Last week I gave you this ‘unidentified bone’ to have a go at identifying:
I say bone, but as was pointed out on Twitter, perhaps the label reads something else…
— Steve (@SteveTypesStuff) January 24, 2020
‘Boner’ would of course be an accurate slip, because this is clearly a baculum (aka the penile bone, os penis, os priapi, or oosik in the case of pinnipeds). I don’t think the slip was deliberate though, since I removed a piece of information from the label for the sake of the challenge:
I can only imagine that this baculum was found with some seal bones and was not recognised as being part of the skeleton and therefore removed. There’s no reference to where the rest of the seal bones are, which is bit of a problem if they are in the collection.
I’ve blogged about penile bones on several occasions, since as far back as in 2010. Bacula are often quite distinctive, allowing species identifications based on their morphology. But this particular specimen has proven hard to find good specific comparative material or images (online or in publications) to do comparisons against.
However, from looking at the few seal bacula that do have illustrations in publications, and scouring the internet for articulated seal skeletons with bacula in place, I think it’s probably from male Grey Seal Halichoerus grypus (Fabricius, 1791). If so, this individual would have likely been aged 10 years or over.
This age suggestion is based on the length and robustness of the specimen, which in Grey Seals has been shown to correlate quite closely with age and maturity in the males (Hewer, 1964; Van Bree, 1972). This interesting bit of information aside, I unfortunately couldn’t find the clues that led palfreyman1414 to the Holmesian deduction:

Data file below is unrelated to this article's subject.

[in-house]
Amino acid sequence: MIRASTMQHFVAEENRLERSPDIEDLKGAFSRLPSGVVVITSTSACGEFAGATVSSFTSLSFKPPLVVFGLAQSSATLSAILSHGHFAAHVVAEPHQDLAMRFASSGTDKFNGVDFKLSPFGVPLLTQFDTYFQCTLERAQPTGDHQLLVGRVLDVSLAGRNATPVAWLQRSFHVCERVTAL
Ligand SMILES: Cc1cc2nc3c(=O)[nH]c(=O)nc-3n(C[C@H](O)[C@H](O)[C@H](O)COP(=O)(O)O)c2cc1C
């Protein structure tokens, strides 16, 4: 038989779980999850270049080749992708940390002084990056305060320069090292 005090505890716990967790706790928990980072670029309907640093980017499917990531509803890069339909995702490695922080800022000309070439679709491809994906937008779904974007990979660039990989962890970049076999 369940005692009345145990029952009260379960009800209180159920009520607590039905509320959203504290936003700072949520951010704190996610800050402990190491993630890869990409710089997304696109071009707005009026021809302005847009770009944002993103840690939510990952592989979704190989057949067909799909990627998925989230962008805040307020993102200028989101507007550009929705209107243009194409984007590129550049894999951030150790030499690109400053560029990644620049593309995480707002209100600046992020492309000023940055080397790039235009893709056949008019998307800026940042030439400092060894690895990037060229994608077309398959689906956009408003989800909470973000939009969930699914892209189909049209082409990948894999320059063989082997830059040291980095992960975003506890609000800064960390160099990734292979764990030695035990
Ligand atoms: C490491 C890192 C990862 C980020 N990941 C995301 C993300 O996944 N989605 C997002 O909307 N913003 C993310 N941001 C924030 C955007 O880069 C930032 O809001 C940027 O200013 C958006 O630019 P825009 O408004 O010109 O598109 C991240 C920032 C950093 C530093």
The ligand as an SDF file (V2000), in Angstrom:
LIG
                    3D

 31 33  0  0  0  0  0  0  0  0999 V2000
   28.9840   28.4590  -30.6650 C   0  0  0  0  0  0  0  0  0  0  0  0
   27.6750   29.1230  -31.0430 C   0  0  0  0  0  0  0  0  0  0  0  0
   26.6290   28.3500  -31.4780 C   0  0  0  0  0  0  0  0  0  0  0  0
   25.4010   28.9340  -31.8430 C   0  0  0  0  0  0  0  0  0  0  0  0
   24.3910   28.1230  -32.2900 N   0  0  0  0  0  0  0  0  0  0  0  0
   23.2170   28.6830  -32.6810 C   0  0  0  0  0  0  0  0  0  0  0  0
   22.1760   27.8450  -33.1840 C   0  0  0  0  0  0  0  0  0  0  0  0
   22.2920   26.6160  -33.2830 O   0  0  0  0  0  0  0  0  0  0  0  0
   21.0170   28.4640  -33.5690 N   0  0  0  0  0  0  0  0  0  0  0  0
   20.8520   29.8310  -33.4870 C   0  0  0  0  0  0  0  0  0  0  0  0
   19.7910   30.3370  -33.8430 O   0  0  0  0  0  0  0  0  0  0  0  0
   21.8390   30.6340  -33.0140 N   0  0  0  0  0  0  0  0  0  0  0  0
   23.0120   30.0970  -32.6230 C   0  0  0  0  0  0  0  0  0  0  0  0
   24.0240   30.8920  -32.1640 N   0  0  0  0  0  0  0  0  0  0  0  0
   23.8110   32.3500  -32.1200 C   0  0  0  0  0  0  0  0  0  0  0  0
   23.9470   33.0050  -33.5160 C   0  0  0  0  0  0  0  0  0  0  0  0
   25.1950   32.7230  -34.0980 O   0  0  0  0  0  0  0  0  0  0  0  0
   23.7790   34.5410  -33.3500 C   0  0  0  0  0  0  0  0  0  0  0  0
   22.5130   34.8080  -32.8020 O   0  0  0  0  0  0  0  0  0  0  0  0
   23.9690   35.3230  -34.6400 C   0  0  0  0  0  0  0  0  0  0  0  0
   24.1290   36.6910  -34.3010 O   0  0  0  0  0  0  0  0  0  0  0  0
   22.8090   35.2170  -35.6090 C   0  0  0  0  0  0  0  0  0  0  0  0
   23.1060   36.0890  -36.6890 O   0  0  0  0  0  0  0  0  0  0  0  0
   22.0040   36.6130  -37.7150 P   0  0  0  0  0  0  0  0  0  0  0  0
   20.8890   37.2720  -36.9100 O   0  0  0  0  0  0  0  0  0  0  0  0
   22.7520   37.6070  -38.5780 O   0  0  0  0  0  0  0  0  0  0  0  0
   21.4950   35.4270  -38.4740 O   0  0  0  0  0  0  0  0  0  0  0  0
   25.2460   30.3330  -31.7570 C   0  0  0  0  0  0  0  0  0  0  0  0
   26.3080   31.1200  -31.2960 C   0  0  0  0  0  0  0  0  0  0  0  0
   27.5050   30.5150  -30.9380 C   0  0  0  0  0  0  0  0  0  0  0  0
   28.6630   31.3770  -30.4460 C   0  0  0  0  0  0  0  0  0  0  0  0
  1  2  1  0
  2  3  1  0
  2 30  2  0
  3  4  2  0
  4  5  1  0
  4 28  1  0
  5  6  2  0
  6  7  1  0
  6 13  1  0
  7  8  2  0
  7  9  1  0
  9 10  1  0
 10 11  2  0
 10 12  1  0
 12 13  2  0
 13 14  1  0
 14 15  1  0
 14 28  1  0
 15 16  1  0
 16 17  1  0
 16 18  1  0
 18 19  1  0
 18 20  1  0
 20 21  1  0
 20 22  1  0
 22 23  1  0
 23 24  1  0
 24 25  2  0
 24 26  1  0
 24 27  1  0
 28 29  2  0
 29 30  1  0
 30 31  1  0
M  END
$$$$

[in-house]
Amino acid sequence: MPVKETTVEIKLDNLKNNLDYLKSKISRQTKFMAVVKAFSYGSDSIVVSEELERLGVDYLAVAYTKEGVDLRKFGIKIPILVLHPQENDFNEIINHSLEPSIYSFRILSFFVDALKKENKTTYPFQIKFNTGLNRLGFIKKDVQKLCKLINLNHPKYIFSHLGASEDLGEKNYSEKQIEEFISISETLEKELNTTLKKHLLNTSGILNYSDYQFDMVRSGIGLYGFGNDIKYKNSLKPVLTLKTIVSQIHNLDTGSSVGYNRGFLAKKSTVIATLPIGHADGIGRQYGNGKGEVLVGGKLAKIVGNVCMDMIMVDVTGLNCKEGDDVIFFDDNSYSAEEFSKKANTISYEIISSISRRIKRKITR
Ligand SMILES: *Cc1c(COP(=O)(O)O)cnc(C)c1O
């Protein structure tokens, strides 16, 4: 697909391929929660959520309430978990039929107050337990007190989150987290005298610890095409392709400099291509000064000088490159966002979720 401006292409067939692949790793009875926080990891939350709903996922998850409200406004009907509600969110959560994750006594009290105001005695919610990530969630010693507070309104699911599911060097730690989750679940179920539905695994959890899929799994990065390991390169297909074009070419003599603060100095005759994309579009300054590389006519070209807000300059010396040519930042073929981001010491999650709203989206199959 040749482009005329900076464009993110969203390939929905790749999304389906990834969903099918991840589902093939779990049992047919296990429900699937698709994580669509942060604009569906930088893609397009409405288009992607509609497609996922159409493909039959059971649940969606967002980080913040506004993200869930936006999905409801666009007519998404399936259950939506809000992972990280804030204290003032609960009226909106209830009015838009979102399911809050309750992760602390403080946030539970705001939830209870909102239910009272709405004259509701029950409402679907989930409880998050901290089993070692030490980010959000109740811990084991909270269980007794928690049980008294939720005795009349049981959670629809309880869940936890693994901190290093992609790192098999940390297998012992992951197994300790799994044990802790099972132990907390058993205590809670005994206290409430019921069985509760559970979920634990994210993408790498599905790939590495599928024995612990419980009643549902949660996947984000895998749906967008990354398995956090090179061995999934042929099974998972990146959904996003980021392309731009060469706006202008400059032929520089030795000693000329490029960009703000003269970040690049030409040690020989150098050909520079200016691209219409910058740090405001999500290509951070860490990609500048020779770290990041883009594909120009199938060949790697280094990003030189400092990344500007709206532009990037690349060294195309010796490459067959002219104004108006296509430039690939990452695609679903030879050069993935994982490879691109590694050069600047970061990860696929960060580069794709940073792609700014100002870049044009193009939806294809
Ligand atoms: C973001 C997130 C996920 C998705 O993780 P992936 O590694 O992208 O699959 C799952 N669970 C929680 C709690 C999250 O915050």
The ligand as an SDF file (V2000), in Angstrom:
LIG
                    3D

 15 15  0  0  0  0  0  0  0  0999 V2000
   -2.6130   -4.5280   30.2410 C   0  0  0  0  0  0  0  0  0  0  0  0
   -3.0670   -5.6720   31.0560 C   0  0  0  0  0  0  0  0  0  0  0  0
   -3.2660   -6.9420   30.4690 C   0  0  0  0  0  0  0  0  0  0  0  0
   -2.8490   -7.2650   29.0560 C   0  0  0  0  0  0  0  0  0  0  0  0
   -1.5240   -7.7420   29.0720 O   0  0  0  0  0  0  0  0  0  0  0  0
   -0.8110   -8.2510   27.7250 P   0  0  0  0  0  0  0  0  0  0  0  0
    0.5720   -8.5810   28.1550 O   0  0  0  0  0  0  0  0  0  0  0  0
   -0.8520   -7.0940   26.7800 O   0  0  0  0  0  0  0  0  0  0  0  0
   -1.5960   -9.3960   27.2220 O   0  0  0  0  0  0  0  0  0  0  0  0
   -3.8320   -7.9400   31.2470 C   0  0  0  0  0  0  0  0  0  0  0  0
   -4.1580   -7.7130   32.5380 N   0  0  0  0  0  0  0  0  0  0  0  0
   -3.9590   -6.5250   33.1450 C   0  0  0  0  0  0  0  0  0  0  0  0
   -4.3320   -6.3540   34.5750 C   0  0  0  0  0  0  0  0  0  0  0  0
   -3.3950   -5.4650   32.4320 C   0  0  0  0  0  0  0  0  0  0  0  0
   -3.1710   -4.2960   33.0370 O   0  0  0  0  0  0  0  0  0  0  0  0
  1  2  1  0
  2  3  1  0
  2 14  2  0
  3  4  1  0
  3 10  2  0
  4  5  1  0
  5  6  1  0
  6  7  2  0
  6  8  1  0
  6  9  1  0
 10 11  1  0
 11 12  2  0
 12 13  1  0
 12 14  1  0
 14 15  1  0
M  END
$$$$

…So, apart from the fact that they are right-handed, have been to Afghanistan, currently work as a haberdasher’s spool threader and have fallen on hard times, I got nothing.
But bacula are informative bones, so I’m sure there is a lot of additional information available from the specimen that I’ve not deduced.
All of you worked out what this bone(r) was, and several people recognised it as being from a seal of some kind, both in the blog comments and on Twitter. There was also a suggestion of Grey Seal from Conor Ryan:
Although I’m no expert on penis size…. I’m gonna guess grey seal baculum, based only on the length. #shlong
— Conor Ryan (@whale_nerd) January 24, 2020
I hope you had fun with this mystery boner! Oh wait, that sounds really wrong.